Over time, many drifted away, but a core had remained into the 1960s, when Dad was a boy. Then there had been an accident involving one of the diddicoy lads – a contemporary of Dad’s – who was found hanging in the Gibbet tree.
I knew the story well. It was the source of many a tall tale at school. Of how the lad’s ghost haunted the tree. Of how people who went up there at night disappeared, only to be found weeks later, off their heads. Dad was always dismissive of such urban myths. He wanted people to pay more attention to the facts and injustices of the case, especially, as he once again reiterated, the verdict of the inquest: “death by misadventure.”
“Somehow, this boy manages to wind a rope round his neck while swinging through a tree, and hangs himself!” proclaimed Dad for the umpteenth time. “No one thought to question young Lord Alfred, though. Although all his teachers were well aware who the lad’s tormentor was.”
I found it hard to imagine Dad and Alfred as classmates, but it had once been so, before his future lordship was whisked off to his exclusive preparatory school, “to avoid contamination from us plebs,” as Dad liked to put it. Of course, nowadays Alfred didn’t acknowledge any of his childhood pals.
Though I’d heard this story many times before, I now felt more invested in it. “Didn’t the whole diddicoy clan turn up for the hearing?” I asked.
“They did indeed, Suze. And after the verdict, they upped and left. A long convoy of them there was, many with horse-drawn wagons back then. We lined the streets to show our respect. Never seen the like.” Dad shook his head at the memory. “Many curses were mouthed that day.”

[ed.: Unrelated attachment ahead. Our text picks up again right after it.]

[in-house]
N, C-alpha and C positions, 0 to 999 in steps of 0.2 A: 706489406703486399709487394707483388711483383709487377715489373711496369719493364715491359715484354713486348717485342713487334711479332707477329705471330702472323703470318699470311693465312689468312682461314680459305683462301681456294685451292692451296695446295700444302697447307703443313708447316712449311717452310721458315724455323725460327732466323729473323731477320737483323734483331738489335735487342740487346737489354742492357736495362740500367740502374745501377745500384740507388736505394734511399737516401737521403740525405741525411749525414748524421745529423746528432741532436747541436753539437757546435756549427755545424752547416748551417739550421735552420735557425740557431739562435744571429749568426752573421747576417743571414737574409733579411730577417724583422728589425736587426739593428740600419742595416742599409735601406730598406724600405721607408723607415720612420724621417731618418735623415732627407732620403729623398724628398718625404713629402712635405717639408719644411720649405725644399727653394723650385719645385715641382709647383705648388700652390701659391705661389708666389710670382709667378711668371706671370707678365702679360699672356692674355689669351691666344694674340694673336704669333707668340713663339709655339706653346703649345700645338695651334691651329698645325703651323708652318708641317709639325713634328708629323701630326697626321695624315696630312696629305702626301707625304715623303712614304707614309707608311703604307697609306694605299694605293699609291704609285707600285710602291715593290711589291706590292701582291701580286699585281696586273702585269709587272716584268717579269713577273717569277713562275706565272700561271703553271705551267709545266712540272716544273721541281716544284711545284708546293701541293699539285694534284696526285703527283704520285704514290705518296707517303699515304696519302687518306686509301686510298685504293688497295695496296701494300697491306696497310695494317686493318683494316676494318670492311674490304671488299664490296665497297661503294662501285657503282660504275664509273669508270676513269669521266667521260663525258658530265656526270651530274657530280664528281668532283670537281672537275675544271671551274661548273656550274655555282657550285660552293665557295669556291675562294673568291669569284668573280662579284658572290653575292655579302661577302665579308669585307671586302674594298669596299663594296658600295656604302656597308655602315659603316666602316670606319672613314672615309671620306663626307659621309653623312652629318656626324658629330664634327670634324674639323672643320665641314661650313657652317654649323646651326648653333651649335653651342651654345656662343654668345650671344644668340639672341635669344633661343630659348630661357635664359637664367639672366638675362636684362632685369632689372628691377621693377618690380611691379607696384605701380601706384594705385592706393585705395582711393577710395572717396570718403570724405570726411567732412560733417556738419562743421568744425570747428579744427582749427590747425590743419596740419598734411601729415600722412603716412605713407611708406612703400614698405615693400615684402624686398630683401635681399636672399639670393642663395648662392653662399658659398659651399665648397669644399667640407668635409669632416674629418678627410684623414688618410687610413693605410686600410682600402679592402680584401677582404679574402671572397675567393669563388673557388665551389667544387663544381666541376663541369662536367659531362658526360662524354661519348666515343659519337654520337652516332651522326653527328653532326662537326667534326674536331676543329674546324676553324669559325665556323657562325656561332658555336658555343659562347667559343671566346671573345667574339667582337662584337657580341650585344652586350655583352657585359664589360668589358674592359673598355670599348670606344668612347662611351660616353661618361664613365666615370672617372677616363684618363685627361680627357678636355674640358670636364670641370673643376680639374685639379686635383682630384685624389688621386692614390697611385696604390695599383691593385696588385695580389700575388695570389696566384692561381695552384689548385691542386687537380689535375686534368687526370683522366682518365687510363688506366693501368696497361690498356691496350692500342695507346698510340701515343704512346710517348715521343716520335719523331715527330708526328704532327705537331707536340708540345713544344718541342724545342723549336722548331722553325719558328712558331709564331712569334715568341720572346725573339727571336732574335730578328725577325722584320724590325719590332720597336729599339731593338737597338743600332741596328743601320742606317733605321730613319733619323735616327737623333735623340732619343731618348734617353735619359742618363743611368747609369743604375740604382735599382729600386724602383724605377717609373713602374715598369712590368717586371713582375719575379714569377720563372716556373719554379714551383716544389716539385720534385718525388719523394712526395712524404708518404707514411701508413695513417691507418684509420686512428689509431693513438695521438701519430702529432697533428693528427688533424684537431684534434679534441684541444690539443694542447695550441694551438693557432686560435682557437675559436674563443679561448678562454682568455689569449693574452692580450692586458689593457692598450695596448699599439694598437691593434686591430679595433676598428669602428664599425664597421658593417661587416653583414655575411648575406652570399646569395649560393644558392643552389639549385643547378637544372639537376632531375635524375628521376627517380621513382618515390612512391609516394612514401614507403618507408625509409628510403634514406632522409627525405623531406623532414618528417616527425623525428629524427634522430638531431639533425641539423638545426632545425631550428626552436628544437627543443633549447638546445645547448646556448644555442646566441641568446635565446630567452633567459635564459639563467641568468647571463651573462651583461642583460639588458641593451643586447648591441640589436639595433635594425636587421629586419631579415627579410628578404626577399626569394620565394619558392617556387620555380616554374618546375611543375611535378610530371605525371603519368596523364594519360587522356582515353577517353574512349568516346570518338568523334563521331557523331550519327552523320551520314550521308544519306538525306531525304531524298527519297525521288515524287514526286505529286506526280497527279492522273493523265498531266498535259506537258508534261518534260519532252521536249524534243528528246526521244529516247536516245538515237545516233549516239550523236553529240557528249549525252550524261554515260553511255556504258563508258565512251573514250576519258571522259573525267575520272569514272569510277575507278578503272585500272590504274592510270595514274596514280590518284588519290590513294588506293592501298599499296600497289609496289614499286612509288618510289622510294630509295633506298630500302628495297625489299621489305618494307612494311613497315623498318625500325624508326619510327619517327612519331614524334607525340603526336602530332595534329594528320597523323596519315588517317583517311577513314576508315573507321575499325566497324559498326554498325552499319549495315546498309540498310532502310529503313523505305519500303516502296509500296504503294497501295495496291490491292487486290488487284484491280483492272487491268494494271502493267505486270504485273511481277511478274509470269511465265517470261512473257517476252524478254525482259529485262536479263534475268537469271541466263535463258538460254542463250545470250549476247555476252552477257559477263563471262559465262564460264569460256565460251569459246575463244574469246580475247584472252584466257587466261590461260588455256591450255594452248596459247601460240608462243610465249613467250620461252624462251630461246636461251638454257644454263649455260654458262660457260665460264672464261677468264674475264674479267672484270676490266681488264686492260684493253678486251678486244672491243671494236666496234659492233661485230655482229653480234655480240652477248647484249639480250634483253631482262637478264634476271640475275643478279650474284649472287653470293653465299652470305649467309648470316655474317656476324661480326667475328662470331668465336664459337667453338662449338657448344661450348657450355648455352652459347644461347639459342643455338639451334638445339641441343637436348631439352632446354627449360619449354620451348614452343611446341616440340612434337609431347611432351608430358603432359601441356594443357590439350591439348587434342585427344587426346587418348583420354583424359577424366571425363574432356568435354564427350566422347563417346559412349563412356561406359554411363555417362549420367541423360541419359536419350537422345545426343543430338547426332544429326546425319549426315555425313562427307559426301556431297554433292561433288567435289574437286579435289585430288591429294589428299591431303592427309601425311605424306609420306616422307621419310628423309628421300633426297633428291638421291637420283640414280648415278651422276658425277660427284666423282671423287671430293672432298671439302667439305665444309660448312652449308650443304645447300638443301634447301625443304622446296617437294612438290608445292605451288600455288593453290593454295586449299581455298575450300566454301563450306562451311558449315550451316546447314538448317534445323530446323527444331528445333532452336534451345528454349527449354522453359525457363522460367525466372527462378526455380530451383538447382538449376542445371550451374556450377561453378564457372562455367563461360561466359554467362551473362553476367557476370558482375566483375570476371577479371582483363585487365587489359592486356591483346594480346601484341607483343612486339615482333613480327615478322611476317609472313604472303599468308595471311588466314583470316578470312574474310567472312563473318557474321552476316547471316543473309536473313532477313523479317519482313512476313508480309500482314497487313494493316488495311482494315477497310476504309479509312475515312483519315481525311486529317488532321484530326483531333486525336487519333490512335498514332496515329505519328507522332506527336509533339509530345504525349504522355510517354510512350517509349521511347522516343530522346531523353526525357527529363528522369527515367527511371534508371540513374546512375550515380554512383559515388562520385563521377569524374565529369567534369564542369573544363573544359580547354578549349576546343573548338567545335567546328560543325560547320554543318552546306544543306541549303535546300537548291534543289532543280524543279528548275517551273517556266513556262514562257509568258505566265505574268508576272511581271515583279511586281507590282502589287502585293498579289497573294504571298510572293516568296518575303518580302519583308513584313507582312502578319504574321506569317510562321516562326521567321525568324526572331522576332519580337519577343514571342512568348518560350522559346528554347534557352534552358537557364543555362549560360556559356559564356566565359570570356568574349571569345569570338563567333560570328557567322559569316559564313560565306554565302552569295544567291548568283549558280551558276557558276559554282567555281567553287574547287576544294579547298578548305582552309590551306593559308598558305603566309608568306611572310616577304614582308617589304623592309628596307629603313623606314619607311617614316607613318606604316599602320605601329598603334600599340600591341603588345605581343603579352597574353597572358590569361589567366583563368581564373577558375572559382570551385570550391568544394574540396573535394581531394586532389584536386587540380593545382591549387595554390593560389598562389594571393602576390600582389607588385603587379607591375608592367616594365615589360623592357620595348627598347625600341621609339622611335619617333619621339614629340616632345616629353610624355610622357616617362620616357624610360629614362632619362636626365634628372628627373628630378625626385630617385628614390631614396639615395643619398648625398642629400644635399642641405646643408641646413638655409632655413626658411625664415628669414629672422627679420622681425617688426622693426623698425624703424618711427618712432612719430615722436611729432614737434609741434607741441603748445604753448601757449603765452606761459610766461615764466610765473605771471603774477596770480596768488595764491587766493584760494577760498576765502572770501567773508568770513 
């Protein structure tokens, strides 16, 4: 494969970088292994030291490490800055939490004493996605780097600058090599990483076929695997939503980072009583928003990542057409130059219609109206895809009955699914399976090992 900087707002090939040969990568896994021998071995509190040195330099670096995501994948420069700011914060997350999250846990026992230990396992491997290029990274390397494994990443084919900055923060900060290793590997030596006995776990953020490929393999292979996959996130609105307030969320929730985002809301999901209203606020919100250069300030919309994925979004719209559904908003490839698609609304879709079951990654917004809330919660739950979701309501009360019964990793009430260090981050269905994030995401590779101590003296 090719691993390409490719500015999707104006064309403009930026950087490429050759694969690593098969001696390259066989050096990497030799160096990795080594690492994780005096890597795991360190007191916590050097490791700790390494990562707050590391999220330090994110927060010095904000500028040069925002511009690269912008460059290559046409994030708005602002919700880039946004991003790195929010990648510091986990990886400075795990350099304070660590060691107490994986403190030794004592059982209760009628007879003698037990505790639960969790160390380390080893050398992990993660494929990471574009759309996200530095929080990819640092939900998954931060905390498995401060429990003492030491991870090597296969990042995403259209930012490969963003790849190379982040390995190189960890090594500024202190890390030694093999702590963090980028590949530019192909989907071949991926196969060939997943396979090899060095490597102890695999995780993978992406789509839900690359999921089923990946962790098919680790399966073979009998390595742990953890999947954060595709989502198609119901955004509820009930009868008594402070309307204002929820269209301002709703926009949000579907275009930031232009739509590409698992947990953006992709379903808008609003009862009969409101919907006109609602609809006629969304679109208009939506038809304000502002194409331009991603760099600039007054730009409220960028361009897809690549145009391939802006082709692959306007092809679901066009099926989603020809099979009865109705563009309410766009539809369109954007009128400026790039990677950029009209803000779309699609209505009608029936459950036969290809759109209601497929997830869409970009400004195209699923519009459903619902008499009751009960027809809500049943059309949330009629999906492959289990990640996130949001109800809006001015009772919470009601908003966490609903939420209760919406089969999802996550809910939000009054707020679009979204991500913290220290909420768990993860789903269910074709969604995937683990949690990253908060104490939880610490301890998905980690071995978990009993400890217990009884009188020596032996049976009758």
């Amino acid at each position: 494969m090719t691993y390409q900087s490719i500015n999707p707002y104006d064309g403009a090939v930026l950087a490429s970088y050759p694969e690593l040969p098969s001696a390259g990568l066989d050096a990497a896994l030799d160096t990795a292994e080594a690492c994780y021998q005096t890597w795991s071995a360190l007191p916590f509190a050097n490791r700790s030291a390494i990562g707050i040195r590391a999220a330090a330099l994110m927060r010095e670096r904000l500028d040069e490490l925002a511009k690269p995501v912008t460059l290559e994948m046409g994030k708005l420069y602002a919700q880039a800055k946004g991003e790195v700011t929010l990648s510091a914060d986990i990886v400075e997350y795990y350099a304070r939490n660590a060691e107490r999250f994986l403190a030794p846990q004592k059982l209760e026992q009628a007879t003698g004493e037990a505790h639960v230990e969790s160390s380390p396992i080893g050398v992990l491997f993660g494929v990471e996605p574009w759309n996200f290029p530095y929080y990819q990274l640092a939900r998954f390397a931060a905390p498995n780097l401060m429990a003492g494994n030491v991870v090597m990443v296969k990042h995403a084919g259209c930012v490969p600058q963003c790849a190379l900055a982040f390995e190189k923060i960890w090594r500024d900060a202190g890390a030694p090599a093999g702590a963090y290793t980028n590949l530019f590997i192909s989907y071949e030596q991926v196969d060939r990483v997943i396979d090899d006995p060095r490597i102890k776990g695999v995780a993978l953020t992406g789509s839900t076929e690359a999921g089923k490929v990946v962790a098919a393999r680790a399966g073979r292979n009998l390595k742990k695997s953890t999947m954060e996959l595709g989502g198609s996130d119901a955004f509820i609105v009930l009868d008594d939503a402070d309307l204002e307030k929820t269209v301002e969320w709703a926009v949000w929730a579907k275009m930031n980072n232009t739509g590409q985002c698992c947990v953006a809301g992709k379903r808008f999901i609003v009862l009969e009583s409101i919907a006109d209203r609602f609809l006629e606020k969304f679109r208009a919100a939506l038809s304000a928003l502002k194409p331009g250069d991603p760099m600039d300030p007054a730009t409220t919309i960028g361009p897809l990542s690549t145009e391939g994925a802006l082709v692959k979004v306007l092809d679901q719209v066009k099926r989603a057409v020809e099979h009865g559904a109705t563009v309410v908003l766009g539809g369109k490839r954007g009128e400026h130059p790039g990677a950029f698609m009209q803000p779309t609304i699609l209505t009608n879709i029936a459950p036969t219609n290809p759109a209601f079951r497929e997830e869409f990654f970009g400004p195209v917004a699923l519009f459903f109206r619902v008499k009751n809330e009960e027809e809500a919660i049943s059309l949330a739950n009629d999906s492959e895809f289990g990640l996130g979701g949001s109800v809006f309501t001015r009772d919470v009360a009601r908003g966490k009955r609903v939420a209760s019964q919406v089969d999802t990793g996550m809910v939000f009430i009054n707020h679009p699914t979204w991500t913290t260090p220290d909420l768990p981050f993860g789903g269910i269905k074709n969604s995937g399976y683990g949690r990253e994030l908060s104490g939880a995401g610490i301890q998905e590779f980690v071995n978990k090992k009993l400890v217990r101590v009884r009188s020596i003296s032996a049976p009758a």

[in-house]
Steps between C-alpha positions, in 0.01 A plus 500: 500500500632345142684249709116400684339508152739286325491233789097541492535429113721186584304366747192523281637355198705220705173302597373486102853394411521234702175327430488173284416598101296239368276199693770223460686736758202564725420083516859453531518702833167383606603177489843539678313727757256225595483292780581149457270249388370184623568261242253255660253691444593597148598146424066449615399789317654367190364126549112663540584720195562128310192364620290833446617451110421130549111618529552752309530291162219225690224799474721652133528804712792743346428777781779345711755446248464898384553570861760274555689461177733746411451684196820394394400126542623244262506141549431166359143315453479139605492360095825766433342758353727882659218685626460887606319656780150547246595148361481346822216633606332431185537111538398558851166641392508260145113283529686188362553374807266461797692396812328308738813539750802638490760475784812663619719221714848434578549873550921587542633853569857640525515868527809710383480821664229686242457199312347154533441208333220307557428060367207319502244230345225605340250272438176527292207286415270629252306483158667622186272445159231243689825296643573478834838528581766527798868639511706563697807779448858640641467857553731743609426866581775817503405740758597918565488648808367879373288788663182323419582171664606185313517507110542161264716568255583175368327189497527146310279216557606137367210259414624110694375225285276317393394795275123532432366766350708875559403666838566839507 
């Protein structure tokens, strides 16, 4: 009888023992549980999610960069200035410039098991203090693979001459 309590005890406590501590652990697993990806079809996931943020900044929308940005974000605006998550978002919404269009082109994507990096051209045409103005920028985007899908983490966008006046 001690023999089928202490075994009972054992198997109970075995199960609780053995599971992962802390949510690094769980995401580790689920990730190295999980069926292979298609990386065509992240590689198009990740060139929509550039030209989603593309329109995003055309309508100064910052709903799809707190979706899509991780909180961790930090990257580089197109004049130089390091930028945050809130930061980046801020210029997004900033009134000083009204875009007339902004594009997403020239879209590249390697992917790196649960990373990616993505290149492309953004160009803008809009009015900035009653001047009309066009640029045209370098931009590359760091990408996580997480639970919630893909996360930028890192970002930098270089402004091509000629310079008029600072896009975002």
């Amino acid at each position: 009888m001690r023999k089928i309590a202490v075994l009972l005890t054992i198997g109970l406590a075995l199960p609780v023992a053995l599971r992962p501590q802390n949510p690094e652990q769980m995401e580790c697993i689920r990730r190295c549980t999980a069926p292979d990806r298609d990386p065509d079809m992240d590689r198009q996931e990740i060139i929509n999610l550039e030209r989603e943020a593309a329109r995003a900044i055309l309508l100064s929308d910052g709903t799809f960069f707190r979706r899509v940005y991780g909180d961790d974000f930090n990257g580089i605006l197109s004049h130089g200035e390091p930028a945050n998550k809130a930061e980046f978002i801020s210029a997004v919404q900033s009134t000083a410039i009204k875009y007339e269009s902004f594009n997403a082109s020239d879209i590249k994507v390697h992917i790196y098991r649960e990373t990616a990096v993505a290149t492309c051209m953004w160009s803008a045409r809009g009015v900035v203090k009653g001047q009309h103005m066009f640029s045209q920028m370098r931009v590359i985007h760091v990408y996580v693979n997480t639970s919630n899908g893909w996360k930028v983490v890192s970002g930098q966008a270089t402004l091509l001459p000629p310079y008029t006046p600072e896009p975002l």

I thought again of the strange figure I’d encountered.
Though I wasn’t exactly sure what a diddicoy looked like, I thought
my stranger fitted the bill. I almost told Dad about him but, for some
reason, decided against it.
“Sure the beasts weren’t just kites?”
I asked him, as I left for school.
The tests certainly divided village opinion. A sizeable minority was in favour, hoping to benefit in terms of jobs, but the majority resented the intrusion of outsiders with their destructive machinery, especially knowing that Lord Alfred was behind it all.
Disputes raged in the local press and on social media. At the weekend, Dad witnessed “a pitched battle” outside the Red Lion between pro and anti-fracking groups. We all hoped that the village meeting might cool heads, although the intended presence of Lord Alfred (no doubt accompanied by his legal team) didn’t fill anyone with confidence.
At least, said many locals, Lord Percy had some commitment to the village, “even if he was an aristocratic nob-head” (these were Dad’s words). Alfred, by contrast, was “just a waster, an absentee landlord who enjoyed the playboy lifestyle”.
He only came back to the village, it was said, to play golf on his exclusive course, which he’d created after having some tied cottages demolished, making homeless a number of local people. The wildlife, which also lost much of its habitat, also suffered, as the amount of roadkill on the B312 showed. Alfred had even tried to appropriate some of Gibbet Woods when he’d had his course laid out, to give it a challenging bit of rough. But this time local opposition had been resolute, and his lordship had had to revise his plans.